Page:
Descriptive statistics including frequency, mean, and standard deviations were computed for demographic characteristics of the participants. Pearson and polychoric correlation matrices and skewness were calculated for 14 variables for inclusion in the CFA.
Both the Pearson CFA and polychoric CFA were fitted to the data. The CFA model was based on the Icelandic study of Sveinbjarnardottir et al. (2012). The first five items were set to the cognitive support factor, and the last nine items formed the emotional support factor. To ensure the model identifiability, the first loadings for both factors were set to 1.
Model fit was evaluated using multiple statistical criteria with conventional cutoff values, so that root-mean-square error approximation (RMSEA) < .06 for n ≥ 250, comparative fit index (CFI) > .95, Tucker Lewis index (TLI) > .95, and standardized root-mean-square residual (SRMR) < .11 supported the model fit (Hu & Bentler, 1999). Tucker’s congruence coefficient (Lorenzo-Seva & Ten Berge, 2006) was calculated to evaluate the similarity between the factor solutions of the two methods. Correlation residuals were calculated to indicate which item correlations fit well with CFA models. Because the instrument was being used for the first time in the setting, Cronbach’s alpha values were computed to assess the internal consistency of the ICE-FPSQ.
Factor scores were calculated based on the CFA method, which was better supported by the aforementioned statistical criteria. Item-specific Cronbach’s alphas were calculated for both CFA methods. Also, analysis of variance and visual inspection were conducted for factor scores to explore differences in perception of emotional and cognitive support across family characteristics.
Of 850 questionnaires distributed, 810 recipients responded. Ten (1.2%) of the 810 questionnaires were omitted from analysis because more than five items were missing from the entire questionnaire. Thus, 800 responses were deemed suitable and included in the analysis. Most of the family members identified as the patient’s siblings (n = 366). Other categories included parents (father or mother, n = 124), friend (n = 113), patient’s child (n = 73), spouse (husband or wife n = 38), grandparent (n = 21), surrogates (n = 20), and other unspecified relatives (n = 45). Three quarters of the participants (n = 600) were from a tax-funded public healthcare setting, whereas a quarter (n = 200) were from a private for-profit healthcare setting. The age of participants ranged from 18 to 72 years, with a mean age of 26 years (SD = 7.45 years). Approximately 63% (n = 504) were female, whereas 37% (n = 295) were male. Most (73.7%) family members had completed postsecondary education (e.g., vocational training or university). Average skewness of the 14-item questions was −0.315 (minimum–maximum −0.586 to −0.016). Table 1 shows polychoric (values below the matrix diagonal) and Pearson correlations (values above the matrix diagonal). Analyses indicated a significant difference between the two approaches. Of note is that the use of polychoric correlations gives, on average, 13.8% higher correlations with our data (range: lower bound 5.5%, upper bound 25.2%).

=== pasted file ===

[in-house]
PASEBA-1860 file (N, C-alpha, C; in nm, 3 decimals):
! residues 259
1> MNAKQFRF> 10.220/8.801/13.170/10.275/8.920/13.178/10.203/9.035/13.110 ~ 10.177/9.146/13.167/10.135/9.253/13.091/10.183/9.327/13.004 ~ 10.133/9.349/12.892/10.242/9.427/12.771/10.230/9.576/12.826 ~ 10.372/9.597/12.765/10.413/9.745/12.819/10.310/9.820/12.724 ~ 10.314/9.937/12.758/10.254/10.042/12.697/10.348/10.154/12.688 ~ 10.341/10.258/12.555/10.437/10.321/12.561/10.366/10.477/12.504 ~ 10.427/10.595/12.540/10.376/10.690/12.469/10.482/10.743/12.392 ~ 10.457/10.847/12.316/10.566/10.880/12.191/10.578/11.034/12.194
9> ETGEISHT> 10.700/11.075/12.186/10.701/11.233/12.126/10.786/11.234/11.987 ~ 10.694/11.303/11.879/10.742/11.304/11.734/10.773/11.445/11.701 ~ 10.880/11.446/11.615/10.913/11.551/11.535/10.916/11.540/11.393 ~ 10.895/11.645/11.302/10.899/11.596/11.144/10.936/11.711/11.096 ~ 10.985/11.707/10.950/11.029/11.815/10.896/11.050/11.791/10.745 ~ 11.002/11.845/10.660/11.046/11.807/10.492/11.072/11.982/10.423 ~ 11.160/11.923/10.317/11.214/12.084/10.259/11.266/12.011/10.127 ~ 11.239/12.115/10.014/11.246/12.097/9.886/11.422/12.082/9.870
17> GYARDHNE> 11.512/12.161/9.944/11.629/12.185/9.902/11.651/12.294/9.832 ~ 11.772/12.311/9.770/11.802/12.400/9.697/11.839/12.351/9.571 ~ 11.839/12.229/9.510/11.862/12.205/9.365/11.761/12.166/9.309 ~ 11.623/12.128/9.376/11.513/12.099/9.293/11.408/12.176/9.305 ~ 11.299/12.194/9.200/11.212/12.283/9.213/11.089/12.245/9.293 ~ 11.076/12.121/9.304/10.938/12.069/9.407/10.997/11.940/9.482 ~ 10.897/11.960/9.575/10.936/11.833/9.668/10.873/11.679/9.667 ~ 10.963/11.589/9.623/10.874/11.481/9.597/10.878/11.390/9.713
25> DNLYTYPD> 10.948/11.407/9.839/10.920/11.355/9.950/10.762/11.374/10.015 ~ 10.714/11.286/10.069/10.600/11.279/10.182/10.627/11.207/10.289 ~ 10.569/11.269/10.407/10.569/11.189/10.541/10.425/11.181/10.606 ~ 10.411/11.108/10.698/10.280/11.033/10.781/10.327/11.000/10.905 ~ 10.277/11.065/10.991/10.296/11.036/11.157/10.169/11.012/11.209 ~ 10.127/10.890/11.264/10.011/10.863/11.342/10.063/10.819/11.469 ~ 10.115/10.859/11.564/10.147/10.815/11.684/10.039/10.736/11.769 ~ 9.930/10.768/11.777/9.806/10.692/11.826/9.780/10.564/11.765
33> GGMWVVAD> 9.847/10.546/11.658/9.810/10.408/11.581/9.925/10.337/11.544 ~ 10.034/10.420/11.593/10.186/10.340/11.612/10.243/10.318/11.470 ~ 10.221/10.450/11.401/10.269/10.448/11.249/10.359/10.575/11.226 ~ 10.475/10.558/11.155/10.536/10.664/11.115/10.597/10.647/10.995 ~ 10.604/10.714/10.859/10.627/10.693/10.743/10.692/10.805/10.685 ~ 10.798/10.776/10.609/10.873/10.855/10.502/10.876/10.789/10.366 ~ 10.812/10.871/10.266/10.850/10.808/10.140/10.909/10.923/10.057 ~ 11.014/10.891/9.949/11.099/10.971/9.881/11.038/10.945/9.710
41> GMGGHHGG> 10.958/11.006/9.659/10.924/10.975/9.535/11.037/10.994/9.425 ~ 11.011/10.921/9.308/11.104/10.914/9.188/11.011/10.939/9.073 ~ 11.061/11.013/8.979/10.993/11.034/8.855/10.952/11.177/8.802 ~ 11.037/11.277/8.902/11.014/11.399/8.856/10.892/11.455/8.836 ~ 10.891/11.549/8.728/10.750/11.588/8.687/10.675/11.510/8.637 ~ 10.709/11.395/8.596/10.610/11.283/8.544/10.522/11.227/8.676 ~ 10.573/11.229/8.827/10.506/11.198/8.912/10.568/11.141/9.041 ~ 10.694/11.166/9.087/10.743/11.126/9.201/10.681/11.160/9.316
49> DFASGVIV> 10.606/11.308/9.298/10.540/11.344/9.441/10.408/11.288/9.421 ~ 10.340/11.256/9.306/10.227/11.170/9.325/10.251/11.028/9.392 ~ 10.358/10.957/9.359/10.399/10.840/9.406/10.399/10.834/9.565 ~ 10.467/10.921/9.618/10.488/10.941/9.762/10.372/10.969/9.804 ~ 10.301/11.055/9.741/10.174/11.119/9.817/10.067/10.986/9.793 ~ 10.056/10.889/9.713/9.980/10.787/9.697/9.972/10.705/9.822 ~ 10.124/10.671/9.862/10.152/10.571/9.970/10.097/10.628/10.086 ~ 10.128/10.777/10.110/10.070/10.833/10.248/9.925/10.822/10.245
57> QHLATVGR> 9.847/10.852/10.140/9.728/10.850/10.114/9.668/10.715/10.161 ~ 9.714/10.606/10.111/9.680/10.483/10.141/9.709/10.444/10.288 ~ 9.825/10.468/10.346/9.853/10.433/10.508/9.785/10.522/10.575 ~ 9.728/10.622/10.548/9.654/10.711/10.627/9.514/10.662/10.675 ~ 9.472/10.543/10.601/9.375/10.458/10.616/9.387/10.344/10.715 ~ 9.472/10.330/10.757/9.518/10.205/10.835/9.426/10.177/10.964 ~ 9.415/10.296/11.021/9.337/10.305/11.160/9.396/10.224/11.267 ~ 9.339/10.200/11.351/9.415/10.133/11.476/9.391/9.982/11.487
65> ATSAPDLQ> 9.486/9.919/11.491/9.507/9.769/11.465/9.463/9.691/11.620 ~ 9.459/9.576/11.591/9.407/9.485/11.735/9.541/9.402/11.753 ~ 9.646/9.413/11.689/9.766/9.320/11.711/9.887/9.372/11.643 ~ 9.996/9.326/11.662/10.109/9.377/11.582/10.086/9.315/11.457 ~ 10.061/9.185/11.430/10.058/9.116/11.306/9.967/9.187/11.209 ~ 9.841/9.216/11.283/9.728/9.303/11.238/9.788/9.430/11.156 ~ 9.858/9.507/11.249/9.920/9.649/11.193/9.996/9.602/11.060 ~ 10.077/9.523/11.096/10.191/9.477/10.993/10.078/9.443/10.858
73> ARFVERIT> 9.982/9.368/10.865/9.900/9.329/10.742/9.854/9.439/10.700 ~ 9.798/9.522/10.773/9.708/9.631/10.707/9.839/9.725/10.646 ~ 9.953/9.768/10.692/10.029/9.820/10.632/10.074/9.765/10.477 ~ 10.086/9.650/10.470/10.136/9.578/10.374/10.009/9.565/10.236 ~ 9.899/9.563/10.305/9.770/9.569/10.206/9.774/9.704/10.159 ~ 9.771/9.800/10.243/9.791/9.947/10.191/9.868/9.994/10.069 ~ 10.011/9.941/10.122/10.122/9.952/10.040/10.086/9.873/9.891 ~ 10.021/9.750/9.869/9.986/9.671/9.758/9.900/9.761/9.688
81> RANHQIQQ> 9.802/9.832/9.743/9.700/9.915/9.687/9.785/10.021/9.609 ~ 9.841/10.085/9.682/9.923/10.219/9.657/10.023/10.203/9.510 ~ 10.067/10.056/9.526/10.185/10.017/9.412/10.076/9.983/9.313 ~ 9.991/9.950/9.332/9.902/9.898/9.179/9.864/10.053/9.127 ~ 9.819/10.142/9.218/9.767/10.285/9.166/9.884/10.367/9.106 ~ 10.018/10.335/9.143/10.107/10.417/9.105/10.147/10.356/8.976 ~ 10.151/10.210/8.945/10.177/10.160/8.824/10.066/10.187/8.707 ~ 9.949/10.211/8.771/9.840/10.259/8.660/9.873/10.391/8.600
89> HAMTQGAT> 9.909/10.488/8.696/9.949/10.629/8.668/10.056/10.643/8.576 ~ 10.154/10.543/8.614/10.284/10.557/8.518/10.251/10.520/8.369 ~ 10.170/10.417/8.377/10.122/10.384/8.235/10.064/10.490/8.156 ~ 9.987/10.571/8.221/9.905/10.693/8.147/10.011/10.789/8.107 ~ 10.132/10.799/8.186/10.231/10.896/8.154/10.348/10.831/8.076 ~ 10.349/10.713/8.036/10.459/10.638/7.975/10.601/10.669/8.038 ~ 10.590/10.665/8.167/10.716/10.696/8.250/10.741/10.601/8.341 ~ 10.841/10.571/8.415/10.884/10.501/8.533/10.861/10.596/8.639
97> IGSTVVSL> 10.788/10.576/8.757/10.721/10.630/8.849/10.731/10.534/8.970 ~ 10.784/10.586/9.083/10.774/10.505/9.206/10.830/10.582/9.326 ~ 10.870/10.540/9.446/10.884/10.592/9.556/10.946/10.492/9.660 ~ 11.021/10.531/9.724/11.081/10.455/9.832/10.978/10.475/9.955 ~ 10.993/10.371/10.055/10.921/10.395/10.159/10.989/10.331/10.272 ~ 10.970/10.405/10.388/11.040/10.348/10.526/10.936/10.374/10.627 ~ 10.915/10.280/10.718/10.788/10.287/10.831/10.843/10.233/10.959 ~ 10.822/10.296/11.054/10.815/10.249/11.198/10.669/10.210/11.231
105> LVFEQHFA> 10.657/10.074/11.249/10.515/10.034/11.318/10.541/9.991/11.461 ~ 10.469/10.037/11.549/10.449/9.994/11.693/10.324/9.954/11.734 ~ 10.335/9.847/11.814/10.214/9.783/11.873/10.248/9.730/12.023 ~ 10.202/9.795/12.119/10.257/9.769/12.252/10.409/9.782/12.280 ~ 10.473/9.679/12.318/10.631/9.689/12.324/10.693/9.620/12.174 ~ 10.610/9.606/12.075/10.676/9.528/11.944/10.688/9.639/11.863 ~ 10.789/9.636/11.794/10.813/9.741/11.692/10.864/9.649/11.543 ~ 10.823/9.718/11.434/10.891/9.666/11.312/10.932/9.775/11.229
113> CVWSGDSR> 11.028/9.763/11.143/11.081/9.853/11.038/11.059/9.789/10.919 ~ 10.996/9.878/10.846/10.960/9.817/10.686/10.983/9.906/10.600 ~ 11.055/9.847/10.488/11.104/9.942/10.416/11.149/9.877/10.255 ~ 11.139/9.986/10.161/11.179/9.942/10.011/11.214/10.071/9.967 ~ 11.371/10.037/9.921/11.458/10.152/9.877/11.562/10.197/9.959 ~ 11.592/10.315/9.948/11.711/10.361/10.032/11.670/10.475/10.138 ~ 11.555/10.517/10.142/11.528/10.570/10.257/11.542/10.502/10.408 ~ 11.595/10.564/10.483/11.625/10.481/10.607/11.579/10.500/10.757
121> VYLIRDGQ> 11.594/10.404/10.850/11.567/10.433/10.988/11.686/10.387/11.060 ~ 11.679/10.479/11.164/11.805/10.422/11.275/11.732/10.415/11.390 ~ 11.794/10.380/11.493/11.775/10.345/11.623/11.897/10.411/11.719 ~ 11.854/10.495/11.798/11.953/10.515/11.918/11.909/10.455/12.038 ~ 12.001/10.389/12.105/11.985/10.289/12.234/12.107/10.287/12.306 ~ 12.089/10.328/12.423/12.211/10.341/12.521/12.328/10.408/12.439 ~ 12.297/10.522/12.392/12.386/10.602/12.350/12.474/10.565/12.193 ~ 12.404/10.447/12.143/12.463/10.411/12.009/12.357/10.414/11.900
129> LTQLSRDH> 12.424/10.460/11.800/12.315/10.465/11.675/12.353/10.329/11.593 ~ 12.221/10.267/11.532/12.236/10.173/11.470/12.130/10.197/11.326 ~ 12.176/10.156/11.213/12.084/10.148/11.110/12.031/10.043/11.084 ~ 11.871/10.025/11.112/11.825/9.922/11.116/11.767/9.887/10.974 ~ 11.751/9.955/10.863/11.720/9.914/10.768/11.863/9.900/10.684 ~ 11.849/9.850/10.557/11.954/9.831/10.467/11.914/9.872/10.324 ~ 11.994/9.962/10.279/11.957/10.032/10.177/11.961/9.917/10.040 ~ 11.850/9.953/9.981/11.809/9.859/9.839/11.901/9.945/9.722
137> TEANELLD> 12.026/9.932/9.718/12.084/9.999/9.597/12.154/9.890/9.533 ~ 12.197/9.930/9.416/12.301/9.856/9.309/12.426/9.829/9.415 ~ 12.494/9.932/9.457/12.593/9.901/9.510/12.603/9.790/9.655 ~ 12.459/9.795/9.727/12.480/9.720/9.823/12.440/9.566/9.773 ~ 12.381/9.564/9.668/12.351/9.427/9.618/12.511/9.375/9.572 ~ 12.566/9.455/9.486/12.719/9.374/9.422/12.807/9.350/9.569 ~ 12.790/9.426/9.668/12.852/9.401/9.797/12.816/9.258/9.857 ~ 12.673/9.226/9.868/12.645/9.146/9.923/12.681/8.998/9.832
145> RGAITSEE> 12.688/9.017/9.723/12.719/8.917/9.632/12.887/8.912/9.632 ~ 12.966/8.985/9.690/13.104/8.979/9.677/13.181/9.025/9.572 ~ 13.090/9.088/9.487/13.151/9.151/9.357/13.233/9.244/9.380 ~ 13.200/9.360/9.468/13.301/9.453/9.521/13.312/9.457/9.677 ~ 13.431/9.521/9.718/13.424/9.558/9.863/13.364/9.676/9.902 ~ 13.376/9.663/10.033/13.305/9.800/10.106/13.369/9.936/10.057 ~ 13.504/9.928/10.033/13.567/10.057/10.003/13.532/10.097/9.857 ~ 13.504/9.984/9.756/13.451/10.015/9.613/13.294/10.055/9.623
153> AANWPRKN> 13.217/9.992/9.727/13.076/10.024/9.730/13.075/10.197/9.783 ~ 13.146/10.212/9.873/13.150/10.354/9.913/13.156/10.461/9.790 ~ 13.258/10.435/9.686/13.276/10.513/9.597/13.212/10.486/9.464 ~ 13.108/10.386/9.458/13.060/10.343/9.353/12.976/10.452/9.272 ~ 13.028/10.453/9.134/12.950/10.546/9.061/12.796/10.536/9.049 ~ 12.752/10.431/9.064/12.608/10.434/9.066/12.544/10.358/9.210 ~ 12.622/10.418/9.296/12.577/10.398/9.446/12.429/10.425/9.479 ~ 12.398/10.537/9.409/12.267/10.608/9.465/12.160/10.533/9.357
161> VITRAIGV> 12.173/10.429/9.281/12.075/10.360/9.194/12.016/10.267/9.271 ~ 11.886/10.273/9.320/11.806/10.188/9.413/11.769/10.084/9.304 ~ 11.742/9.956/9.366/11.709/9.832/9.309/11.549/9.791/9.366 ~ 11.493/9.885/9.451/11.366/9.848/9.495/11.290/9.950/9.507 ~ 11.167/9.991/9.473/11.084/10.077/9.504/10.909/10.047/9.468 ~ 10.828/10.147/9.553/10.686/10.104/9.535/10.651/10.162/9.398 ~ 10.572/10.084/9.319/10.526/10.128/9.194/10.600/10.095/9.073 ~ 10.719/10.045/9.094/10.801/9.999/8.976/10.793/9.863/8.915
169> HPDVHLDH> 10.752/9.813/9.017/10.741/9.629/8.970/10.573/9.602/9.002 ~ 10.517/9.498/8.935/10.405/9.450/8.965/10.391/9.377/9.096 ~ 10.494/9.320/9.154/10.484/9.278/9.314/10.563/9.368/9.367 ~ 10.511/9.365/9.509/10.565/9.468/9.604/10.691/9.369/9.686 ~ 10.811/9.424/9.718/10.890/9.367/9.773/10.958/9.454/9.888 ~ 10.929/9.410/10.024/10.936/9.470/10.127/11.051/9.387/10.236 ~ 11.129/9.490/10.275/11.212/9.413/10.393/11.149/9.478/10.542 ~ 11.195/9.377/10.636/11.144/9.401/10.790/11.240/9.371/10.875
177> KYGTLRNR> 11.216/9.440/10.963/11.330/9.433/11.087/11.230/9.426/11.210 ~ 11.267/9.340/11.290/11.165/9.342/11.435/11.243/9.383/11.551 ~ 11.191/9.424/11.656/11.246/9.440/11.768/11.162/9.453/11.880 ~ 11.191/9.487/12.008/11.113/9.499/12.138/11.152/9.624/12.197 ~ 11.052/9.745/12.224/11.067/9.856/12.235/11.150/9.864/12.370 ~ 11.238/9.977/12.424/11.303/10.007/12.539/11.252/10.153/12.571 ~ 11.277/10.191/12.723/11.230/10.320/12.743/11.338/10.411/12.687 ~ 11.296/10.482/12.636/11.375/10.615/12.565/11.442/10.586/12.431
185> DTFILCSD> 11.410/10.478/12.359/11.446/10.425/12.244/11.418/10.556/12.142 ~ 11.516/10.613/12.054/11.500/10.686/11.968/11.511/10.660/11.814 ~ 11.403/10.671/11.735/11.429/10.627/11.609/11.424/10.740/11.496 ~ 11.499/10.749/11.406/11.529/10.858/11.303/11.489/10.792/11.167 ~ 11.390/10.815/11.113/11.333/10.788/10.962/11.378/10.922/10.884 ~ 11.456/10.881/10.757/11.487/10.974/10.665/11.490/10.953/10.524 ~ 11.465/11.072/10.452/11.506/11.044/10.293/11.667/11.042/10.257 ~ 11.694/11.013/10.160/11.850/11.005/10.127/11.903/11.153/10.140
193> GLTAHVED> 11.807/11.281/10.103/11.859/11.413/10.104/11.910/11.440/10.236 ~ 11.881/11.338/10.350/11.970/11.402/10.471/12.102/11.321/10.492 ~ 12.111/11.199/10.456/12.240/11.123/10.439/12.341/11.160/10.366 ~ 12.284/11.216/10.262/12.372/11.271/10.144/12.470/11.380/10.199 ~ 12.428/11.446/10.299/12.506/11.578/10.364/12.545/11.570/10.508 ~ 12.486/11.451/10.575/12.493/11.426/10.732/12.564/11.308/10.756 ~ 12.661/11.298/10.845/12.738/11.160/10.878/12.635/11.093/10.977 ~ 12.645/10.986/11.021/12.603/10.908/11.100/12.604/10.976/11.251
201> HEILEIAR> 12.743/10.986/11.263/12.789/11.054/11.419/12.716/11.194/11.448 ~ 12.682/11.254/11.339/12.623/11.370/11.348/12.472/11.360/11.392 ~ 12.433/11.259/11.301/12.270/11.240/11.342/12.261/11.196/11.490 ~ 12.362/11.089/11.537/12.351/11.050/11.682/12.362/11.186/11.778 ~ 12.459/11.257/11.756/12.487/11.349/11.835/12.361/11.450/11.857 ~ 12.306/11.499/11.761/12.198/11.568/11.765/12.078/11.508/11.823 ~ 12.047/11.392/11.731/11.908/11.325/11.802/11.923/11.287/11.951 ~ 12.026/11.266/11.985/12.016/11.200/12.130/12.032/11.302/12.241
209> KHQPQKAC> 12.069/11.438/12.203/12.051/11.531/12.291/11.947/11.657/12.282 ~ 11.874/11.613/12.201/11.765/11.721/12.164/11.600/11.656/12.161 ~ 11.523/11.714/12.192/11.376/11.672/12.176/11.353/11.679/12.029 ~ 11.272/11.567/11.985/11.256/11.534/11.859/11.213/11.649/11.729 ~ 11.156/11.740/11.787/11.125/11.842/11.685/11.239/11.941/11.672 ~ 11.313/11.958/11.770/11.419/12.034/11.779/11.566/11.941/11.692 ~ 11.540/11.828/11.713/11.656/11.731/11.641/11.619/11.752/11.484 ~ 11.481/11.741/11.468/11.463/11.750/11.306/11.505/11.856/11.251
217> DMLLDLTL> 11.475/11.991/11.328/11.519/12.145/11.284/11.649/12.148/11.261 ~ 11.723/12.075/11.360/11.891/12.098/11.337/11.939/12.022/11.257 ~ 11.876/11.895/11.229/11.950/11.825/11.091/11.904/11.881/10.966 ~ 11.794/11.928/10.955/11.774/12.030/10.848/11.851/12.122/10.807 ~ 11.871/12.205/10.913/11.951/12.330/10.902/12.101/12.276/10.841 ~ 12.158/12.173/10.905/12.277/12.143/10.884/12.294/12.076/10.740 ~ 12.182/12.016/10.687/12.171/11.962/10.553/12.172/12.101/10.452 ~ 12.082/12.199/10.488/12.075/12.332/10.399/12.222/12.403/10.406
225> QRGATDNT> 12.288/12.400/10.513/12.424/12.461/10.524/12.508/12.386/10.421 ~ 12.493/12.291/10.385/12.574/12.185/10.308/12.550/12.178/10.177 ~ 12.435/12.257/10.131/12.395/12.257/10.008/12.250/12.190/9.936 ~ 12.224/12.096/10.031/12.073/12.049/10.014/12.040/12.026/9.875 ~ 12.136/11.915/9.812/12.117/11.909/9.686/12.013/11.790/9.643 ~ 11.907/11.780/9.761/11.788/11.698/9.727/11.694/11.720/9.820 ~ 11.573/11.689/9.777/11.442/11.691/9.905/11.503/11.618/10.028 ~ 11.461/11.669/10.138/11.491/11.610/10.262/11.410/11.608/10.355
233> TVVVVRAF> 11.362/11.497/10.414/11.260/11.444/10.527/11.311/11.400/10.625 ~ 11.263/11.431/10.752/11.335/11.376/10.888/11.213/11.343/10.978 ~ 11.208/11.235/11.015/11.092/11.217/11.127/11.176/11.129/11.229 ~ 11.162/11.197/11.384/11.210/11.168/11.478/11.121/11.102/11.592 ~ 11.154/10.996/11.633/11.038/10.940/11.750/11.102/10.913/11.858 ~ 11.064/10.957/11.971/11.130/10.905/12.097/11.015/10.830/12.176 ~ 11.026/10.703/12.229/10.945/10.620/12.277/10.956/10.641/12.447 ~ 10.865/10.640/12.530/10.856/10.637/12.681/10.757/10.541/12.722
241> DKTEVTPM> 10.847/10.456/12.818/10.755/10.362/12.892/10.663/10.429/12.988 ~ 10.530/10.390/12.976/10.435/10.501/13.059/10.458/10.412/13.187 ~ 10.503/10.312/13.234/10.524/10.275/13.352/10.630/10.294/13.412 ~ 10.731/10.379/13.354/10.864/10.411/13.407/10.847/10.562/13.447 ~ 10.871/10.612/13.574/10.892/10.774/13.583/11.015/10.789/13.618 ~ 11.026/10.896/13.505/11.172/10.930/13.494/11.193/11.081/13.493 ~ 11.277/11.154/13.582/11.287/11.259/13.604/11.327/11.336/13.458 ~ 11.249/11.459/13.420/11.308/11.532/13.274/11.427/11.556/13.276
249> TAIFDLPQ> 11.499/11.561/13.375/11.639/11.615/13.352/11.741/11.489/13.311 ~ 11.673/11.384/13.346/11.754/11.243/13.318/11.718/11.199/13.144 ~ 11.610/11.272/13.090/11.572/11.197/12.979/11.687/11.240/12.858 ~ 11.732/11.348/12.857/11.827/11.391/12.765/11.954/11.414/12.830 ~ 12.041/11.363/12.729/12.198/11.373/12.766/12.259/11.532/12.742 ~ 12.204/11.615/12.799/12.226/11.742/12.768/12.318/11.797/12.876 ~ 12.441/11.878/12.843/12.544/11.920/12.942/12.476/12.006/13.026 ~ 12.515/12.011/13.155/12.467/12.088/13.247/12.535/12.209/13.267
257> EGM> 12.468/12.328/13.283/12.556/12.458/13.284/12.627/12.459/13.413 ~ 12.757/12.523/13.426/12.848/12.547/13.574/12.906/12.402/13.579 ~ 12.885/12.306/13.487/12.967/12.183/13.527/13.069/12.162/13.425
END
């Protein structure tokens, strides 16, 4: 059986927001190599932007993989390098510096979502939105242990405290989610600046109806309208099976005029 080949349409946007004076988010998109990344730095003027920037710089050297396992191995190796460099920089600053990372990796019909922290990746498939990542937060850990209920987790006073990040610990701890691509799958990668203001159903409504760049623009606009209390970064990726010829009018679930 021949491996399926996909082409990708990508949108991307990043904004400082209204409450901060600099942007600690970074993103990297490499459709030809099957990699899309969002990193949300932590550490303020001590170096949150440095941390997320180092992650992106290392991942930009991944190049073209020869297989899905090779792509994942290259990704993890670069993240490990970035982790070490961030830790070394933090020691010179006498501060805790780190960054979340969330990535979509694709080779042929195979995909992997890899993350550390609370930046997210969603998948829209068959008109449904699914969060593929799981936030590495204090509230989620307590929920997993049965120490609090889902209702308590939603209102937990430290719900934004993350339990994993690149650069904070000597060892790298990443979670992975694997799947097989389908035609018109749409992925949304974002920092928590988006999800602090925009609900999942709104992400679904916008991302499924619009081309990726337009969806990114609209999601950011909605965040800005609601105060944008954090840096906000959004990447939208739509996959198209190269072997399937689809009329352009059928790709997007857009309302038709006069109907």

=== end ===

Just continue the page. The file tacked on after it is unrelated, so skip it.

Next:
Applying Polychoric Correlation to CFA
We completed two overarching analyses as part of the illustration: (a) comparison of polychoric and Pearson CFAs and (b) evaluation of variance of family support. The analysis considered 14 different items on the ICE-FPSQ. The previous study informed the family support measurement model of Sveinbjarnardottir et al. (2012). In keeping with prior knowledge (e.g., Bruce et al., 2016; Konradsen et al., 2018; Sveinbjarnardottir et al., 2012), the family support measurement model included two contextual factors (cognitive support and emotional support).
All factor loadings were higher than the cutoff of .6 (Field, 2005), thus supporting convergent validity (Supplemental Digital Content [SDC] Table 1, https://links.lww.com/NRES/A443). The ICE-FPSQ in this study had a total Cronbach’s alpha of .89, with .87 for the emotional support subscale and .74 for the cognitive support subscale. Item-specific Cronbach’s alpha values for the Pearson’s CFA ranged from .88 to .891, whereas those of the polychoric CFA ranged from .901 to .91. The item-specific difference between ordinal Pearson and polychoric ordinal alphas ranged from .019 to .020 (Supplemental Digital Content [SDC] Table 2, https://links.lww.com/NRES/A443).
Chi-square tests showed significant p-values, which would indicate that the model does not fit. Chi-squared p-values were expected to be unrealistically small because of the large amount of data (and skewness). Thus, other fit indices such as RMSEA, SRMR, TLI, and CFI were chosen to evaluate model fit. RMSEA values were not satisfactory for either of the CFA approaches. Regarding Pearson CFA, the only satisfactory fit indicator was SRMR, whereas for polychoric CFA, the SRMR, TLI, and CFI supported the model at a least satisfactory level (Table 2).
TABLE 2 -
Model Fit Indices of Pearson CFA and Polychoric CFA
||.109 (interval: .102–.116)
||.076 (interval: .069–.084)
||𝜒2 = 720.791, df = 76, p < .001
||𝜒2 = 391.99, df = 76, p < .001
Note. RMSEA = root-mean-square error approximation; SRMR = standardized root-mean-square residual; TLI = Tucker Lewis index; CFI = comparative fit index; ML = maximum likelihood; WLSMV = weight least squares, means, and variances.
aParameters indicate model fit.